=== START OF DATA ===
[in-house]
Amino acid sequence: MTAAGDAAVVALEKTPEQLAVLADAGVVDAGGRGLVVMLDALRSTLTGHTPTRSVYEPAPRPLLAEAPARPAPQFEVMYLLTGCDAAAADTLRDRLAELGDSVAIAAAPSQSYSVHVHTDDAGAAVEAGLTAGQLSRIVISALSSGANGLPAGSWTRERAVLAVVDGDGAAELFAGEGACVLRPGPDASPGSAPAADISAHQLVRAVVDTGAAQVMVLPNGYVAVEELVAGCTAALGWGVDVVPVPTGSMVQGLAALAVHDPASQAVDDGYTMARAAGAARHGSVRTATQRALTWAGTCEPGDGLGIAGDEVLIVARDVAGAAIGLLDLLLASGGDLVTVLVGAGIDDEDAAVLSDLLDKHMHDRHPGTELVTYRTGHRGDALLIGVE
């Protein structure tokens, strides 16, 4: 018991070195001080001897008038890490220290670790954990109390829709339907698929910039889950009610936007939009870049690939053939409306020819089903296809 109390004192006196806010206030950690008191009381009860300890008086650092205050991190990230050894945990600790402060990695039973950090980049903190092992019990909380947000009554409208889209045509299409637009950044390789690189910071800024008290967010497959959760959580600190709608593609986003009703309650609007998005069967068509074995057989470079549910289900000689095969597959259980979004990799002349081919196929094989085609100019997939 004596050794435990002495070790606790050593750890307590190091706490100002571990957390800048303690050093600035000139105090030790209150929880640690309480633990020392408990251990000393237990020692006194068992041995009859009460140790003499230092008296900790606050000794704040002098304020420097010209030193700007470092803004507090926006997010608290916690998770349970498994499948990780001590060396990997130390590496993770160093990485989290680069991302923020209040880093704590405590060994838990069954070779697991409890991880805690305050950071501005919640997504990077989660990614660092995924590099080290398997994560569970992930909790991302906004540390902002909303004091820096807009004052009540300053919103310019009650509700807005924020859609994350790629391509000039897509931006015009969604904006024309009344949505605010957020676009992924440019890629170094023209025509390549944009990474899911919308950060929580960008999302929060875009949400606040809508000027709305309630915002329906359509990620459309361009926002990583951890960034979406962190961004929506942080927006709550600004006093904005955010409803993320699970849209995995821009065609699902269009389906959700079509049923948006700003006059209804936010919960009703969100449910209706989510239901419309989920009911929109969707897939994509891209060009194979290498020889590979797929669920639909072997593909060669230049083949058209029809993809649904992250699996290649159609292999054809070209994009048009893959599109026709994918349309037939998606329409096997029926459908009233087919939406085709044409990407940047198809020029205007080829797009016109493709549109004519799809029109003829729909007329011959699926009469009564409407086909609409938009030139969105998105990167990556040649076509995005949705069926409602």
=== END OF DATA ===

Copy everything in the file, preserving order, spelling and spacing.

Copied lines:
[in-house]
Amino acid sequence: MTAAGDAAVVALEKTPEQLAVLADAGVVDAGGRGLVVMLDALRSTLTGHTPTRSVYEPAPRPLLAEAPARPAPQFEVMYLLTGCDAAAADTLRDRLAELGDSVAIAAAPSQSYSVHVHTDDAGAAVEAGLTAGQLSRIVISALSSGANGLPAGSWTRERAVLAVVDGDGAAELFAGEGACVLRPGPDASPGSAPAADISAHQLVRAVVDTGAAQVMVLPNGYVAVEELVAGCTAALGWGVDVVPVPTGSMVQGLAALAVHDPASQAVDDGYTMARAAGAARHGSVRTATQRALTWAGTCEPGDGLGIAGDEVLIVARDVAGAAIGLLDLLLASGGDLVTVLVGAGIDDEDAAVLSDLLDKHMHDRHPGTELVTYRTGHRGDALLIGVE
């Protein structure tokens, strides 16, 4: 018991070195001080001897008038890490220290670790954990109390829709339907698929910039889950009610936007939009870049690939053939409306020819089903296809 109390004192006196806010206030950690008191009381009860300890008086650092205050991190990230050894945990600790402060990695039973950090980049903190092992019990909380947000009554409208889209045509299409637009950044390789690189910071800024008290967010497959959760959580600190709608593609986003009703309650609007998005069967068509074995057989470079549910289900000689095969597959259980979004990799002349081919196929094989085609100019997939 004596050794435990002495070790606790050593750890307590190091706490100002571990957390800048303690050093600035000139105090030790209150929880640690309480633990020392408990251990000393237990020692006194068992041995009859009460140790003499230092008296900790606050000794704040002098304020420097010209030193700007470092803004507090926006997010608290916690998770349970498994499948990780001590060396990997130390590496993770160093990485989290680069991302923020209040880093704590405590060994838990069954070779697991409890991880805690305050950071501005919640997504990077989660990614660092995924590099080290398997994560569970992930909790991302906004540390902002909303004091820096807009004052009540300053919103310019009650509700807005924020859609994350790629391509000039897509931006015009969604904006024309009344949505605010957020676009992924440019890629170094023209025509390549944009990474899911919308950060929580960008999302929060875009949400606040809508000027709305309630915002329906359509990620459309361009926002990583951890960034979406962190961004929506942080927006709550600004006093904005955010409803993320699970849209995995821009065609699902269009389906959700079509049923948006700003006059209804936010919960009703969100449910209706989510239901419309989920009911929109969707897939994509891209060009194979290498020889590979797929669920639909072997593909060669230049083949058209029809993809649904992250699996290649159609292999054809070209994009048009893959599109026709994918349309037939998606329409096997029926459908009233087919939406085709044409990407940047198809020029205007080829797009016109493709549109004519799809029109003829729909007329011959699926009469009564409407086909609409938009030139969105998105990167990556040649076509995005949705069926409602």